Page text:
Editorial: 'Ireland faces a big battle on future EU budget plans'
The apportioning of "big jobs" at EU level is still incomplete. It is a necessary process to find people of quality to help a bloc of nations order its affairs into the future.
The process has an additional value in helping people identify to some extent with a process which too often appears complex and remote.
But soon, the new EU leaders and managers will be fully confirmed in their posts. And for better or worse, before this year ends, we are likely to see some form of resolution, be it ever so provisional, to the issues surrounding Brexit. Then, something approaching normal life will resume.
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In the meantime, the Irish Government needs to keep its eye on more prosaic matters which remain more central to all our futures than some of those more eye-catching and dramatic ones. Tomorrow in Brussels, at a little-noticed gathering of finance ministers, negotiations on a future EU budget programme will resume, at a time of great change.
The hope persists that EU leaders can by the end of this year agree a multi-year budget programme for the coming seven years, 2021-2027. The talks happen in the shadow of Brexit, which will leave a €12bn budget hole in the EU coffers, raising some questions about the future of things like regional and social grants and, of course, farm funding.
Earlier this week, the EU's most senior budget official, Gert Koopman, was in Dublin for a meeting with Irish officials. Mr Koopman was preparing the ground for what will be long and difficult negotiations, which have a tight time constraint.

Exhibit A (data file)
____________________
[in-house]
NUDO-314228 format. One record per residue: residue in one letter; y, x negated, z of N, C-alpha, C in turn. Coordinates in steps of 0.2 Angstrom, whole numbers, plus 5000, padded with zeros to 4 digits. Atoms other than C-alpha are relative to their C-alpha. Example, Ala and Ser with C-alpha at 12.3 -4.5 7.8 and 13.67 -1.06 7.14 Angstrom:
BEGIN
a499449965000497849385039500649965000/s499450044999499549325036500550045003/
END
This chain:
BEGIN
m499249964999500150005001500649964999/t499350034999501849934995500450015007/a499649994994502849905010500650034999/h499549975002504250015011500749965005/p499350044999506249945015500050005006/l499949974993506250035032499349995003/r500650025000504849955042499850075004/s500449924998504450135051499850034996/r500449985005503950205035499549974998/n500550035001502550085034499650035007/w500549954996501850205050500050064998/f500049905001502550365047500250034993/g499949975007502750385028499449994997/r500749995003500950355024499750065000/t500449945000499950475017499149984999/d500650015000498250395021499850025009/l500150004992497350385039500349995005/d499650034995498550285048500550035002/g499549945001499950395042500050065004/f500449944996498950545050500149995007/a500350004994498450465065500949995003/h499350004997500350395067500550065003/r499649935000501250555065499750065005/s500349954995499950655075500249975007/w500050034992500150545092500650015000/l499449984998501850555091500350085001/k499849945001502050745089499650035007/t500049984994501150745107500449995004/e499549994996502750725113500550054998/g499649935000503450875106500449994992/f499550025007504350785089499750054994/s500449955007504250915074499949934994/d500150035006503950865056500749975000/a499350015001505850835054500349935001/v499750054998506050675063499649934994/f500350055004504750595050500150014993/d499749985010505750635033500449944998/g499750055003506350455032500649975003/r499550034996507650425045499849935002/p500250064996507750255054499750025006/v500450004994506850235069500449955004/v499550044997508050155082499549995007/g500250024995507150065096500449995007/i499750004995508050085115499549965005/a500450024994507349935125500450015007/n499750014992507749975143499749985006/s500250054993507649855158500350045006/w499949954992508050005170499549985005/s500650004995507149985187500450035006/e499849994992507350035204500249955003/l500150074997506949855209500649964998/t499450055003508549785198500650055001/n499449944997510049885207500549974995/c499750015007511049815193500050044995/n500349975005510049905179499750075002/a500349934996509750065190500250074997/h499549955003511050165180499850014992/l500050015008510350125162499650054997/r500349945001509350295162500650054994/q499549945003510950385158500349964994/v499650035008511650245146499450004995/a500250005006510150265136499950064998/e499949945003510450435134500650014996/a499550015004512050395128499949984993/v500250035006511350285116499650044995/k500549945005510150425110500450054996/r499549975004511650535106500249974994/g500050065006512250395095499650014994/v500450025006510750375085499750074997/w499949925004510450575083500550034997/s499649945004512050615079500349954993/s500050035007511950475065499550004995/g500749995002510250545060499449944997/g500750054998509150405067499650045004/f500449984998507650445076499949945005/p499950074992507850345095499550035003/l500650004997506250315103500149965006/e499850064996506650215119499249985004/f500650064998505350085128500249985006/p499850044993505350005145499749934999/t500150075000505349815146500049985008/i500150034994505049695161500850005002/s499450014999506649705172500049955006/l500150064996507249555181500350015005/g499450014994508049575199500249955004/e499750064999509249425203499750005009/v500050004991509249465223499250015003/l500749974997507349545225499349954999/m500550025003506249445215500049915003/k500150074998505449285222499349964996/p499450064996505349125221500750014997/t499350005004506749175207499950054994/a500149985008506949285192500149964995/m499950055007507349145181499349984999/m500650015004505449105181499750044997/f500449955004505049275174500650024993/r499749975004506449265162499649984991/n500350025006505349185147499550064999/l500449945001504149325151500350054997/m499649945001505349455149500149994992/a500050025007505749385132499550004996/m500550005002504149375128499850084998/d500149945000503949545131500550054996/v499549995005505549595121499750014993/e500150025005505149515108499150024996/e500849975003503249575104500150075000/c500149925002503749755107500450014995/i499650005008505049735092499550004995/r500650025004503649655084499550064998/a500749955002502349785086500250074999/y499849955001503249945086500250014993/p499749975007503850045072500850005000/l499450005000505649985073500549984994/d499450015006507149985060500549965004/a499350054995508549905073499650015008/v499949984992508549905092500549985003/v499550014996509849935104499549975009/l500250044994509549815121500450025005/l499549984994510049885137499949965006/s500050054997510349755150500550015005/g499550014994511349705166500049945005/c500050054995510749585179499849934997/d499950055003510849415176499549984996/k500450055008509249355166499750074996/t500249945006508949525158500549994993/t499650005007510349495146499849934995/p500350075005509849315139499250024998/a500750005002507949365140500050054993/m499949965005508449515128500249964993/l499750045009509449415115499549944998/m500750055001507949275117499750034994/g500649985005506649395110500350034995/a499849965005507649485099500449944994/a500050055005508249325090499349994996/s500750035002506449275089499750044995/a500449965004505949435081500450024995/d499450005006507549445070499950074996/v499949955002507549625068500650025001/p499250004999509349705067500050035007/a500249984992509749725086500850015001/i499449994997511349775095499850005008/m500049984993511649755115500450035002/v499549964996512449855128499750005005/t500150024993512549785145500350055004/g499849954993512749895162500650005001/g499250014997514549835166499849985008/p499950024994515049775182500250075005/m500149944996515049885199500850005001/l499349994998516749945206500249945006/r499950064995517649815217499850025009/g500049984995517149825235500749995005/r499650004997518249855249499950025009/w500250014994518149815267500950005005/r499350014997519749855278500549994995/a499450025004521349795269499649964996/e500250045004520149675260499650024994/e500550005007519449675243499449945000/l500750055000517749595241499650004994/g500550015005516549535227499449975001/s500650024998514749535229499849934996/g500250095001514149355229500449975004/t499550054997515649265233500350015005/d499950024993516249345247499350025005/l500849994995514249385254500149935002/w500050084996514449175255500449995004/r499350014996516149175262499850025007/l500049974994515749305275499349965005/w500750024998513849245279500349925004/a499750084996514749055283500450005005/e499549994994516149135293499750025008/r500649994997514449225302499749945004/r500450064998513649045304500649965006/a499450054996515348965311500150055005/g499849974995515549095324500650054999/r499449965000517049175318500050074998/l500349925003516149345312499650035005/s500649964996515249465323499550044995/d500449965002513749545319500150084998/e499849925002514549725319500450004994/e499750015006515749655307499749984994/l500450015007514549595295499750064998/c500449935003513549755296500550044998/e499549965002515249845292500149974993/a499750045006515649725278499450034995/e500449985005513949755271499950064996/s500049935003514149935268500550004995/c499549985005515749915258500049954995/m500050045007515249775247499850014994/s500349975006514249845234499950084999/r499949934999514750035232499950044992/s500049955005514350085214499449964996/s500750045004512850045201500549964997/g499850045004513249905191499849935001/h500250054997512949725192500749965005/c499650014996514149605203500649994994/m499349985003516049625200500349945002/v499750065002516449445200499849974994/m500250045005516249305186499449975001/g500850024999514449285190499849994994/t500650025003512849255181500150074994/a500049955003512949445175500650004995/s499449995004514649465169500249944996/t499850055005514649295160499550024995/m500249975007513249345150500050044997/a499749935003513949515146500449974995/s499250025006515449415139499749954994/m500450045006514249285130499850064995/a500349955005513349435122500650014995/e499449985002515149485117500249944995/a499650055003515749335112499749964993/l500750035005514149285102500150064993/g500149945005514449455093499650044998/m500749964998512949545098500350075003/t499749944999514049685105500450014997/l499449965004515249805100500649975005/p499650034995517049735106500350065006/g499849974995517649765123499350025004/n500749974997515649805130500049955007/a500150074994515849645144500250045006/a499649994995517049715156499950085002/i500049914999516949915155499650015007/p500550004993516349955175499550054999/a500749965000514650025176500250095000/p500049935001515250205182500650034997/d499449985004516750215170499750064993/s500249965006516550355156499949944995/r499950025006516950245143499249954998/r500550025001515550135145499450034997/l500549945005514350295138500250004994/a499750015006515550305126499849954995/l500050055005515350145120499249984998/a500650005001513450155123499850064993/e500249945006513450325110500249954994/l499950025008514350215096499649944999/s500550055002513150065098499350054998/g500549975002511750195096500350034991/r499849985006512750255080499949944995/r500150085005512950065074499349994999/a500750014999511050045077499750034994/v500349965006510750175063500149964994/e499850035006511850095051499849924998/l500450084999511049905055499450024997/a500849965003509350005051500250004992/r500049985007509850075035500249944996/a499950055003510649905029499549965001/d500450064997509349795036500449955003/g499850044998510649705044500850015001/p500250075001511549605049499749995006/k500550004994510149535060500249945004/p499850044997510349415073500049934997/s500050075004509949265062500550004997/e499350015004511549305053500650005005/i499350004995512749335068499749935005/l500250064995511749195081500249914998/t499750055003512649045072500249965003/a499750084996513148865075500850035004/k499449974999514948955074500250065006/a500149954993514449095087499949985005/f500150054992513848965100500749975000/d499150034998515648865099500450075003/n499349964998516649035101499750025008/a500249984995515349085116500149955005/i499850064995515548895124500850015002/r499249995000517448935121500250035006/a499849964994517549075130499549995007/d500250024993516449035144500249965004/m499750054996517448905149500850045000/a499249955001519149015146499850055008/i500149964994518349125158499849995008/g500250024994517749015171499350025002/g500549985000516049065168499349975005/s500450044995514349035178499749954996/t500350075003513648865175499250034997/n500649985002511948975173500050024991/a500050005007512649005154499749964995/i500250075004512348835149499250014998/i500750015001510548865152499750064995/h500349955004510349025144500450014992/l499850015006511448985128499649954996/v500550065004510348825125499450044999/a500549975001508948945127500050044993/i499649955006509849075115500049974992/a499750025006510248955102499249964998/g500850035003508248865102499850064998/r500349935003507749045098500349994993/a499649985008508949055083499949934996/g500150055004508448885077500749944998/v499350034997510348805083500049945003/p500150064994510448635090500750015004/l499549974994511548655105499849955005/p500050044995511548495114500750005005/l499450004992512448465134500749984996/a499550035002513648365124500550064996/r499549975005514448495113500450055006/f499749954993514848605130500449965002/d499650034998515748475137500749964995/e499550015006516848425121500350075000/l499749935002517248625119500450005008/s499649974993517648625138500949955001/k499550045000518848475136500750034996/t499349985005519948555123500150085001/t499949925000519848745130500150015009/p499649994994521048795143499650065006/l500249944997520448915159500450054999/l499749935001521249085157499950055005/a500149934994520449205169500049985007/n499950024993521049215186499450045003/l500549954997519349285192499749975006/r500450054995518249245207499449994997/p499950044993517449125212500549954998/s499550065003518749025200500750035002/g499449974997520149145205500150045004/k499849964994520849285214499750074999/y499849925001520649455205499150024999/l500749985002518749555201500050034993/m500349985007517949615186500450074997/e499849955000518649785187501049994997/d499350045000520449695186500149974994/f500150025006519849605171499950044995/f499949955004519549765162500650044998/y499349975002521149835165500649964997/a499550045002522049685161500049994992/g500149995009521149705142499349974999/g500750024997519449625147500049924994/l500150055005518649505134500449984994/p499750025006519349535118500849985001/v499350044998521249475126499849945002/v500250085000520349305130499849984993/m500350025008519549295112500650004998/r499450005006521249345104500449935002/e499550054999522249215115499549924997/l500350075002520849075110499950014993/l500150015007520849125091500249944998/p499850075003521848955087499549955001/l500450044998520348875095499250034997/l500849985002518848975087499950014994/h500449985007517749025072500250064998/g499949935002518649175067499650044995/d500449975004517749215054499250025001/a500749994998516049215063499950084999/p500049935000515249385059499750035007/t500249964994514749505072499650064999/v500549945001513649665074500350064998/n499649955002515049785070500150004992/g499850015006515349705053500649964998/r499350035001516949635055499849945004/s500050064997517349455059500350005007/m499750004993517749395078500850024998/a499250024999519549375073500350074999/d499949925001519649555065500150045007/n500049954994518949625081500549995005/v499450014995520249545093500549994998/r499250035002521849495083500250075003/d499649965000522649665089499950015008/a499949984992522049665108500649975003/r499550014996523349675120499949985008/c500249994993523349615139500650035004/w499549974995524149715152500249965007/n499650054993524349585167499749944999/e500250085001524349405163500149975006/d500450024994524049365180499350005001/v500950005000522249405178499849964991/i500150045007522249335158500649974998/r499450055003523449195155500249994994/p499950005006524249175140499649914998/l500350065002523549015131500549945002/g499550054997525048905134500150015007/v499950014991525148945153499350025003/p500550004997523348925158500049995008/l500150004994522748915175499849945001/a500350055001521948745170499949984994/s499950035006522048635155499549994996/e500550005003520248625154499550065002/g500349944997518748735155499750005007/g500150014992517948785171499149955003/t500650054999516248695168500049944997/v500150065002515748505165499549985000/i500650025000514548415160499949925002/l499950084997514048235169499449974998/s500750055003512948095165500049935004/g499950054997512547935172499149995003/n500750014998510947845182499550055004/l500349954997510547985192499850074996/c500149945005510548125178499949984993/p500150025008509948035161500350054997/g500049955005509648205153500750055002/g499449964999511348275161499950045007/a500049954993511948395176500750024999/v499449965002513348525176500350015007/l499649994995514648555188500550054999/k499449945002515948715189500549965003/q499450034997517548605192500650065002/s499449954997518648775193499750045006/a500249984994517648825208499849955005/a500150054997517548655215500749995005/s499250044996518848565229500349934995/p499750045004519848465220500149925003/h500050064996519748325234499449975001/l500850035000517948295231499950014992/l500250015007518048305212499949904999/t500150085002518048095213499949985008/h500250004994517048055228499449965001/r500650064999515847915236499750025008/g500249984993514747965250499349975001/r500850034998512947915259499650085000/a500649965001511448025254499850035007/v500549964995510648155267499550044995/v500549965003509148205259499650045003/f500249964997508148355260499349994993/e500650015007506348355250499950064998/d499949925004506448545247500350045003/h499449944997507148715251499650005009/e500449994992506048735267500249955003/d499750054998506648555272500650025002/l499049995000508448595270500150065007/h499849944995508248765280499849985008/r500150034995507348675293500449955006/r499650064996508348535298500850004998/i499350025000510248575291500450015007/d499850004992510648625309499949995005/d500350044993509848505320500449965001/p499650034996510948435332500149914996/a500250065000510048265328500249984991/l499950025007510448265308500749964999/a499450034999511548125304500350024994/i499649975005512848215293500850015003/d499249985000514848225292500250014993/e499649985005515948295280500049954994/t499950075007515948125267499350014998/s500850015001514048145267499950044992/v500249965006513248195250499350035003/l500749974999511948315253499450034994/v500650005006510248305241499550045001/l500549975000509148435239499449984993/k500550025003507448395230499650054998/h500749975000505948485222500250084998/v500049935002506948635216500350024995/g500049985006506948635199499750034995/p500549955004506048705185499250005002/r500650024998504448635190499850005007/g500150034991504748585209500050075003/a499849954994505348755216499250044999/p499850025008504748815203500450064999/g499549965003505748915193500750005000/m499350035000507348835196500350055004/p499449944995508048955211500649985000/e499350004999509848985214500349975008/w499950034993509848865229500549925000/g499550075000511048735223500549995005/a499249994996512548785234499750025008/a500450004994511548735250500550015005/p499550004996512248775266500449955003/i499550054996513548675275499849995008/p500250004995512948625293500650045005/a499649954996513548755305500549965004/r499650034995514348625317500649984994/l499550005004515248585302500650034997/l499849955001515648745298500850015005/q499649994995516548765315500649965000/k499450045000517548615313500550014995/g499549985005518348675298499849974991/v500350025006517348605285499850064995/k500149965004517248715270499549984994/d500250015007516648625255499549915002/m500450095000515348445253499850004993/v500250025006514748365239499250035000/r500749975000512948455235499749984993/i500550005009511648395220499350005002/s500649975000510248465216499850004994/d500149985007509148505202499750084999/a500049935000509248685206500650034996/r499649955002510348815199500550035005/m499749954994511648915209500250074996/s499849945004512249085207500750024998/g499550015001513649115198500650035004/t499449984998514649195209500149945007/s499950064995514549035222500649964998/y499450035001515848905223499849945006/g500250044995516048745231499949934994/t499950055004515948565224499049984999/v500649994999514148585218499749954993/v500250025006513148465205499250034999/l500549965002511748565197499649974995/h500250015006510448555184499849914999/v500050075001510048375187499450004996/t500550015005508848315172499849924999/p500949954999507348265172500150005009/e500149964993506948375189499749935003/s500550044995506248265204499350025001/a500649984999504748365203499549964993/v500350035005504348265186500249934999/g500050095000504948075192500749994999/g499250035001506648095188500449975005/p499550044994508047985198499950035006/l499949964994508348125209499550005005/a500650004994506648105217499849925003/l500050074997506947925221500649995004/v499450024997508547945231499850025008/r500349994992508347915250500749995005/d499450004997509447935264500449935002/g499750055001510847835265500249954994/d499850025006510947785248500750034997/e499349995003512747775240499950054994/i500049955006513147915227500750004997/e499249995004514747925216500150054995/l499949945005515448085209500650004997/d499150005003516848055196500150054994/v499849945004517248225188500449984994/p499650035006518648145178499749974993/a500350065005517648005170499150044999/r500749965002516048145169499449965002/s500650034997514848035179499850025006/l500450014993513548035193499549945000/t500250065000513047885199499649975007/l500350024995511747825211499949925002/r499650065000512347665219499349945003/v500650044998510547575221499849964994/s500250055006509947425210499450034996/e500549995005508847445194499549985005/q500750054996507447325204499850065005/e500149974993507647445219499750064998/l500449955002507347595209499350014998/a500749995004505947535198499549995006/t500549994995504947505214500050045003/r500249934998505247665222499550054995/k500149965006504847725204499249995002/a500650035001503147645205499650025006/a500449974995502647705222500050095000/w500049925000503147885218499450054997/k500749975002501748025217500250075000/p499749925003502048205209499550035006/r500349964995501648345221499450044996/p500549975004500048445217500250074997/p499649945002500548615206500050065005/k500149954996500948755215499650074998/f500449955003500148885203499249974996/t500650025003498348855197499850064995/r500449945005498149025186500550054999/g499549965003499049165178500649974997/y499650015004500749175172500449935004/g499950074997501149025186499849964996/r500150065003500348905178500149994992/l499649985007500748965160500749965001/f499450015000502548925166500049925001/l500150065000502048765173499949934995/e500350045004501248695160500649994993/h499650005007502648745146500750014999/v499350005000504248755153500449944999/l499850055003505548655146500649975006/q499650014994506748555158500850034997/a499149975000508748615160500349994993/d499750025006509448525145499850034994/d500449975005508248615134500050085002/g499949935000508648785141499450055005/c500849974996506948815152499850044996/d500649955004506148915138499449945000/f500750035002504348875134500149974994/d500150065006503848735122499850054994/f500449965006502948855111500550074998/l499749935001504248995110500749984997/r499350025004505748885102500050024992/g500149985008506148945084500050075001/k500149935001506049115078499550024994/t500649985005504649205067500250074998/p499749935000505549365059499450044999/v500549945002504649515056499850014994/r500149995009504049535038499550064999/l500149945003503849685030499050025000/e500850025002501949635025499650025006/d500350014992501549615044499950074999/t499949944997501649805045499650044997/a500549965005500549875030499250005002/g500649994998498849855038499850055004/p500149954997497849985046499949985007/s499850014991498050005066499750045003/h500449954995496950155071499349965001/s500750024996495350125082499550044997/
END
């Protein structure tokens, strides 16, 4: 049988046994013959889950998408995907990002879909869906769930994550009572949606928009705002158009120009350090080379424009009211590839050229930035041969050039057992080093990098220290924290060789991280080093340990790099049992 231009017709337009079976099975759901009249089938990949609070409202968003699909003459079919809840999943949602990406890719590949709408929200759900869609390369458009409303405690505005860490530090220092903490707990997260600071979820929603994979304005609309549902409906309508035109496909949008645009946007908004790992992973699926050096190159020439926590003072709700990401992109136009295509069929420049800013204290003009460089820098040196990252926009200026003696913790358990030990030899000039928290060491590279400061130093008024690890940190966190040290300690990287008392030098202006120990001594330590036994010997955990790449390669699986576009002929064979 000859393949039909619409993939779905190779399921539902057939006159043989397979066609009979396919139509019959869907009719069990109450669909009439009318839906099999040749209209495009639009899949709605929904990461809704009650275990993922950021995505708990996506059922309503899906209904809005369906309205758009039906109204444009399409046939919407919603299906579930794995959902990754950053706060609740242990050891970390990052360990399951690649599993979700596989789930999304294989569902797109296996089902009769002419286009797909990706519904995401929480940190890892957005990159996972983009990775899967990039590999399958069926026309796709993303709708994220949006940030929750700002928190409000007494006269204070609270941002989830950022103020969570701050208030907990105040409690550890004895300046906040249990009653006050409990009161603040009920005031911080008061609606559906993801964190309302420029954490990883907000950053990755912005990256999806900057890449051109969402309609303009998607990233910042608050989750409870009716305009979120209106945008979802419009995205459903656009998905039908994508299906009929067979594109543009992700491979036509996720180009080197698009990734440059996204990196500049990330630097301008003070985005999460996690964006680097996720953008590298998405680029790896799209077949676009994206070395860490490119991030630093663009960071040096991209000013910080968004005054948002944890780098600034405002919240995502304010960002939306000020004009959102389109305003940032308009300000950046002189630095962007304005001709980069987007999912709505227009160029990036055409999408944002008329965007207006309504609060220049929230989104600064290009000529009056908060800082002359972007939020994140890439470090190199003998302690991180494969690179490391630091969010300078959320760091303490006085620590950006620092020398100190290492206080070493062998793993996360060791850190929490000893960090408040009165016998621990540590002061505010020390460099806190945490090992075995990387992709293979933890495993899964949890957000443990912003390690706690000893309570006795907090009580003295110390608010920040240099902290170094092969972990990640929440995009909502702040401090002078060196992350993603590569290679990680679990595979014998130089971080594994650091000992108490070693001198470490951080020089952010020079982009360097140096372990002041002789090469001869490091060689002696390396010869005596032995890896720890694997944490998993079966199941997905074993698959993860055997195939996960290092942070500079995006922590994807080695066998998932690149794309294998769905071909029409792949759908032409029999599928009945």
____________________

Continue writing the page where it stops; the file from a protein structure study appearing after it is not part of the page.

In an ideal world, EU leaders should sign off on the seven-year budget plan at their summit next December. That would leave less than a year to get European Parliament approval and detailed spending programmes mapped out.
Mr Koopman understandably dislikes the concept of "net contributor" and "net beneficiary". This is because they devalue EU solidarity and risk downplaying other membership benefits, such as huge trade advantages to enhance prosperity, and other good things such as valuable cultural and educational links across member states.
But there are some realities which must be faced. Ireland was, for years, a net beneficiary from the EU coffers and in recent years, as a wealthier country, has become a modest net contributor.
In a post-Brexit world, the reality is that Ireland must pay more, and do more with lower Brussels payments, especially for rural development and agriculture. These potential changes have been well flagged and the Irish Government has made a virtue of necessity by saying we are ready to accept the general principles of a new reality.
Clearly, the details of these negotiations will be central to a fair outcome for Ireland. The fallout from Brexit means Ireland's rural and farming communities will need more support to cushion against the impact on Irish food production. That also poses huge communication challenges.
So meetings in Brussels, such the gathering of EU finance ministers tomorrow, are crucial. It is time to get back to more low-key realities.